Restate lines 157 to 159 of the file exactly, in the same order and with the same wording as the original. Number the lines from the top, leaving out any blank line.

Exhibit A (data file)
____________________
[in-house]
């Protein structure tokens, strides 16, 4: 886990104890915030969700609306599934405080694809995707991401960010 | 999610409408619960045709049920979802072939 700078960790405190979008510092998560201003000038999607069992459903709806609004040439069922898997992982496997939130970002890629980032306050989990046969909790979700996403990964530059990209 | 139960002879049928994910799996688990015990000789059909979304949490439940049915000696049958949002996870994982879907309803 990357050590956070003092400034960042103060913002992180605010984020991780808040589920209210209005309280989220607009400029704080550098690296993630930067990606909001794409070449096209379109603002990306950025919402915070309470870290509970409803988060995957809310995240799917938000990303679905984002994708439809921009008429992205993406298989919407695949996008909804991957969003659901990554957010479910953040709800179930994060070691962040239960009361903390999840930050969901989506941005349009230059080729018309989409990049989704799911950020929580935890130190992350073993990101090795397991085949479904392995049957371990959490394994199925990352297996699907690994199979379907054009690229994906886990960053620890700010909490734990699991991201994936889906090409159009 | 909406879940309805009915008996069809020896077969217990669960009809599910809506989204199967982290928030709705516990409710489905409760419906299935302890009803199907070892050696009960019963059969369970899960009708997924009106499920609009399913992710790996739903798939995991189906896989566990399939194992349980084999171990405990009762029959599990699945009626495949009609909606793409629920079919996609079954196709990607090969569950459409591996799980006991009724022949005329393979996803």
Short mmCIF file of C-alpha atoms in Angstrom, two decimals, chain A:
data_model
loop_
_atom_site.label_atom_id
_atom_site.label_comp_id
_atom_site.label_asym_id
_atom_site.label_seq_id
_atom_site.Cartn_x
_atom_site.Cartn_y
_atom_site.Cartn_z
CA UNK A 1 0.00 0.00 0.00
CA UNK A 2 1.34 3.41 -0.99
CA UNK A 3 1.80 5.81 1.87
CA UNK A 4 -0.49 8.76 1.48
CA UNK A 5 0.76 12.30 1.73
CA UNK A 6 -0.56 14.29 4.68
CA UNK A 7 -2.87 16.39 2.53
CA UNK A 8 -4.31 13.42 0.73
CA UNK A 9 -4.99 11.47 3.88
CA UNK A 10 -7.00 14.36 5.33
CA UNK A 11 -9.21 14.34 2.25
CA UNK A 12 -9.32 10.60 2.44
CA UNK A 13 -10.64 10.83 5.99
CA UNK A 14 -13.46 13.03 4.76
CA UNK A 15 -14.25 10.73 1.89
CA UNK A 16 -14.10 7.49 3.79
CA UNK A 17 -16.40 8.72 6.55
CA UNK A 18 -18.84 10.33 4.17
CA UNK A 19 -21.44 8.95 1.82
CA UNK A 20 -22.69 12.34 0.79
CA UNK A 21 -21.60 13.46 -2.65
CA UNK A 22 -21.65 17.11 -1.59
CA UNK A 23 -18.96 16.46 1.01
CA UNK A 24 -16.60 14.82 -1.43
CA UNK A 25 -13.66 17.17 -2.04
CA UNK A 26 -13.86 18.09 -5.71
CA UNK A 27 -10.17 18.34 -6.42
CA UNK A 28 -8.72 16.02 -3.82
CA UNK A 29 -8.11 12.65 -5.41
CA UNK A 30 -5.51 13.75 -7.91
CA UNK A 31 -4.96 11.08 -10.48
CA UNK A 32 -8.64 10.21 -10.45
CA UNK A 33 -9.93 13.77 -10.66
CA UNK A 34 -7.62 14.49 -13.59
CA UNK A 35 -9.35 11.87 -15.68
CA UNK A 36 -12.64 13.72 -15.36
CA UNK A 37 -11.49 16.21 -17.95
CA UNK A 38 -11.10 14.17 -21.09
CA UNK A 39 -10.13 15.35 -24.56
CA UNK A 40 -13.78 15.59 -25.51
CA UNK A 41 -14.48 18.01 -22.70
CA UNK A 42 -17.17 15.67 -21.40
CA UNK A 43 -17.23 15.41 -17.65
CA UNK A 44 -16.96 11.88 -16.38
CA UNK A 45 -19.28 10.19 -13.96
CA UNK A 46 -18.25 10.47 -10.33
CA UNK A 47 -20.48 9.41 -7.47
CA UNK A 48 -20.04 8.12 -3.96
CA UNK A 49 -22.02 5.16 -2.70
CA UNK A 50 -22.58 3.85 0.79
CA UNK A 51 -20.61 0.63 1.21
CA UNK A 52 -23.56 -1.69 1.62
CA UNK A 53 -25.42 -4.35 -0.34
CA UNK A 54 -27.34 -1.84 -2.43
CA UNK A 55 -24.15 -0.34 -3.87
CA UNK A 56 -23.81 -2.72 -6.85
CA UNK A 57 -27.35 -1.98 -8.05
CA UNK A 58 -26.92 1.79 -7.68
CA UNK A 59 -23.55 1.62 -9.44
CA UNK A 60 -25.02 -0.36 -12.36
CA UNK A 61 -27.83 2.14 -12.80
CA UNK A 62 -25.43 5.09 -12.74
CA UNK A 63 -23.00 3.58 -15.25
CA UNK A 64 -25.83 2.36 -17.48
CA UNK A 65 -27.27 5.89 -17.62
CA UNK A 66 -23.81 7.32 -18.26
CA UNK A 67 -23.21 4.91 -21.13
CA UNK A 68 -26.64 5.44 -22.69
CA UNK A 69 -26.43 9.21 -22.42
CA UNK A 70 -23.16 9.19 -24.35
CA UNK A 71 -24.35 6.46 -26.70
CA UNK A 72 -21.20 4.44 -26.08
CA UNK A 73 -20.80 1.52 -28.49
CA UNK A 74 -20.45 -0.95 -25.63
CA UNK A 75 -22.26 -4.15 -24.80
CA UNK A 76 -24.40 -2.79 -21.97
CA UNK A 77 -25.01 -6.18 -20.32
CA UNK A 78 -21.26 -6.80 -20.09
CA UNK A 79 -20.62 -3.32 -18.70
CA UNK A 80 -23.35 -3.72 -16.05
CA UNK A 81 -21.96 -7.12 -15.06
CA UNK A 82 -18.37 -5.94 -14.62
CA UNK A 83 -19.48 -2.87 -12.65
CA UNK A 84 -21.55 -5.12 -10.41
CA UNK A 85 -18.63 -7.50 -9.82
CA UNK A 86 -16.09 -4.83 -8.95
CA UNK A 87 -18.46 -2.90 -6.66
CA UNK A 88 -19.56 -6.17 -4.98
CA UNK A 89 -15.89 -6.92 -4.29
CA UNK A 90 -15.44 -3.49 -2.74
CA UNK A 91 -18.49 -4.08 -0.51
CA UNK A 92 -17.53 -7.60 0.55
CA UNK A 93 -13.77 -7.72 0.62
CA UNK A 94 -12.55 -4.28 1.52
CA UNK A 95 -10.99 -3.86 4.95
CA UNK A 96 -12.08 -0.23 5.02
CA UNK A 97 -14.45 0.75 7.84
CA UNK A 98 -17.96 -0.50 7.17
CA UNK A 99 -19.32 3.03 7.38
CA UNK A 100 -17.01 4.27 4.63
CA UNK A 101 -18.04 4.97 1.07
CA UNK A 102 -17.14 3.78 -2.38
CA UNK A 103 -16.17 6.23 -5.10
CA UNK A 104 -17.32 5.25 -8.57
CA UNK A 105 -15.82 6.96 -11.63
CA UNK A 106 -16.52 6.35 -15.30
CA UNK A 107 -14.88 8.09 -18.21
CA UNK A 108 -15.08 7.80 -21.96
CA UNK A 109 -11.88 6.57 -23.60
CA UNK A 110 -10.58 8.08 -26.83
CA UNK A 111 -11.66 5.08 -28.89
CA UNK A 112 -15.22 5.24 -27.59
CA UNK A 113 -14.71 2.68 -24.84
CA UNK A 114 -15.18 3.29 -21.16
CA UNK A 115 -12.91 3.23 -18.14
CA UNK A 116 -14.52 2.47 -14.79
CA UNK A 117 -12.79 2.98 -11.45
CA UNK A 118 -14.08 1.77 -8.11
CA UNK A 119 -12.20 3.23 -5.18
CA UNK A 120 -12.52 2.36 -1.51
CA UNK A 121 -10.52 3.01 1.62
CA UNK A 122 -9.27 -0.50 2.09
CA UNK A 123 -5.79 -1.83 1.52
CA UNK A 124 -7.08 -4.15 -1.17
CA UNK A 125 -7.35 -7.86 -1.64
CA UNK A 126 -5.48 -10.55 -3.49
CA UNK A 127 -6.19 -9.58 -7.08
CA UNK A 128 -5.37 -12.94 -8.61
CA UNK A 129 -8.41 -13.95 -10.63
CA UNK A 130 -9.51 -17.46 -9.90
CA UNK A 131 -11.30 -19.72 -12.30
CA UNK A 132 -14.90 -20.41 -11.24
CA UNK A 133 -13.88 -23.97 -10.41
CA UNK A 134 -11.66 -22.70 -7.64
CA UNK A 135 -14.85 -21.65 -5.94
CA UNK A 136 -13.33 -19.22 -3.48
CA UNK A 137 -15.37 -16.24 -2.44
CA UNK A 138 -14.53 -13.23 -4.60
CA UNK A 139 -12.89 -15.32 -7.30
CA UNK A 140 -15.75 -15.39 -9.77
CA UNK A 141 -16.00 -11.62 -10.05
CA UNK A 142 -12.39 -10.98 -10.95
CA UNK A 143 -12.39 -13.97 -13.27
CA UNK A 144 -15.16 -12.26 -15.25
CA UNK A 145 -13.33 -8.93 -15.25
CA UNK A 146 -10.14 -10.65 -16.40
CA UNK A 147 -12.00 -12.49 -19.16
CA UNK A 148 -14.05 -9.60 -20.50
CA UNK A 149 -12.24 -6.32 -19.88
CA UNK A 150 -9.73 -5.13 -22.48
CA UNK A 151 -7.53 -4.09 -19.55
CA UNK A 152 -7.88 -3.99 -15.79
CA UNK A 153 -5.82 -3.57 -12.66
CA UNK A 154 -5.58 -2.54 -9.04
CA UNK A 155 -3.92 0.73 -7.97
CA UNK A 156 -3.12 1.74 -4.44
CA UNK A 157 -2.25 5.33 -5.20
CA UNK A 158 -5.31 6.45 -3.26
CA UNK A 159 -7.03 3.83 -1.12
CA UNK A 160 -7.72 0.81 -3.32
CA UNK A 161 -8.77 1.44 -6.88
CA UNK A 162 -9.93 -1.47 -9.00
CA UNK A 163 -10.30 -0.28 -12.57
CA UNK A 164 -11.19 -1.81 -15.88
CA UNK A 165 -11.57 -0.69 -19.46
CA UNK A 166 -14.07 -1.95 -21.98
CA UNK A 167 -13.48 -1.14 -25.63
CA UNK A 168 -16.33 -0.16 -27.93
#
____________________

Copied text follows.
CA UNK A 145 -13.33 -8.93 -15.25
CA UNK A 146 -10.14 -10.65 -16.40
CA UNK A 147 -12.00 -12.49 -19.16